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Concert Reviews:
Ellie Goulding plays HER songs, with style, in Royal Oak
 

By GARY GRAFF
for Journal Register Newspapers

» See more SOUND CHECK

ROYAL OAK -- Most of the world, and especially the U.S., knows Ellie Goulding as the featured singer at the April wedding reception of Britain's Prince William and Kate Middleton.

On Tuesday night (Aug. 2) at the Royal Oak Music Theatre, Goulding showed there's more to her story than that.

Across the pond, the 24-year-old Goulding's been something of a bubbling-up pop sensation since her single "Under the Sheets" -- which opened Tuesday's show -- was released in September of 2009. She's logged several hit singles, was named the BBC Sound of 2010 and won the Critic's Choice trophy at the 2010 Brit Awards, while her debut album, "Lights," hit No. 1 on the U.K. charts. America hasn't quite joined the party, but Goulding's performance showed she has every intention of changing that situation.

Goulding, sporting a black sleeveless mini-dress and a red jacket, and her three-piece band were all about the business of playing her songs during the 16-song, nearly 75-minute set. There were no dancers, no pyrotechnics, no visual ephemera -- just a straightforward rendering of nearly the entirety of "Lights" and some of the bonus tracks from the "Bright Lights" U.S. reissue. The small size of the group meant some audio enhancements -- particularly taped background vocals -- were necessary, but Goulding's decidedly live voice, a powerful, commanding and versatile instrument, more than held its own as the star of the evening.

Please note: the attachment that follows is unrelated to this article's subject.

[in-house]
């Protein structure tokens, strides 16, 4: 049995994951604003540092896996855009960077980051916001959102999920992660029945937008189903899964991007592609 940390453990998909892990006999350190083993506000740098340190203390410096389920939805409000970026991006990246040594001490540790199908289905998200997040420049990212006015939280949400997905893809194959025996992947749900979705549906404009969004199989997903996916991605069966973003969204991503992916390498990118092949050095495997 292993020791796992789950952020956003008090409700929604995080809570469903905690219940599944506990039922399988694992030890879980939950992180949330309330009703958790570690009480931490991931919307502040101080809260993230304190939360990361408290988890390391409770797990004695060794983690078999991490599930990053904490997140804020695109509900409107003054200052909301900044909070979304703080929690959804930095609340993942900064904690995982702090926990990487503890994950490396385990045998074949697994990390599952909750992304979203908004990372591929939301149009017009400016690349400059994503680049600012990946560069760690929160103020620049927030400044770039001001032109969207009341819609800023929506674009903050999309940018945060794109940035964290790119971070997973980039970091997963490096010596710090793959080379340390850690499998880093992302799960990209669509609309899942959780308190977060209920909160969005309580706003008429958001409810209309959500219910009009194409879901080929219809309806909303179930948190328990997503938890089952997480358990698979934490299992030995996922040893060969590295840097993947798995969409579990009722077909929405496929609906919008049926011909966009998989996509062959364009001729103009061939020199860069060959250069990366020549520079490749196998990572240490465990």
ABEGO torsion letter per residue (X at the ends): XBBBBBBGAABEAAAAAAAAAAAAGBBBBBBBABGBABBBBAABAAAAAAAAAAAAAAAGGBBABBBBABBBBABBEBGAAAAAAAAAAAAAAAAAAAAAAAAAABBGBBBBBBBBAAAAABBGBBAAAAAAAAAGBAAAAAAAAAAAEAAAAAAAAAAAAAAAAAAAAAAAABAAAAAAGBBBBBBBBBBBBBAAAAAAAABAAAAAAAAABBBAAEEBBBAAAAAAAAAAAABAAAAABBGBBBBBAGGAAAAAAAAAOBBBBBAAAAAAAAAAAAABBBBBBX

Goulding also took a chance by putting her best-known tune -- her cover of Elton John's "Your Song" -- smack in the middle of the set. But that sent its own message, pushing the Royal Oak crowd to focus on the rest of her repertoire, from the dancey electro pop of "Every Time You Go," "Human," "Little Dreams," "Starry Eyed" and the aggressive "Animal" to more ambient fare such as "This Love (Will Be Your Downfall)," "The Winter" and "Home" and the Latin flavor of "Lights' " title track. Goulding stripped things down for an emotive solo acoustic performance of "The End" and the keyboard-only accompaniment of "Wish I Stayed" and "Your Song," while "Salt Skin" built to a blaring crescendo, with Goulding and her bandmates banging furiously on percussion.

Time will tell if Goulding ascends to the star level of an Adele or cruises at the cult-level altitude of a Robyn or a Lily Allen. On Tuesday, at least, she had every reason to be starry-eyed about that future.

Send your thoughts and comments to Gary Graff

 



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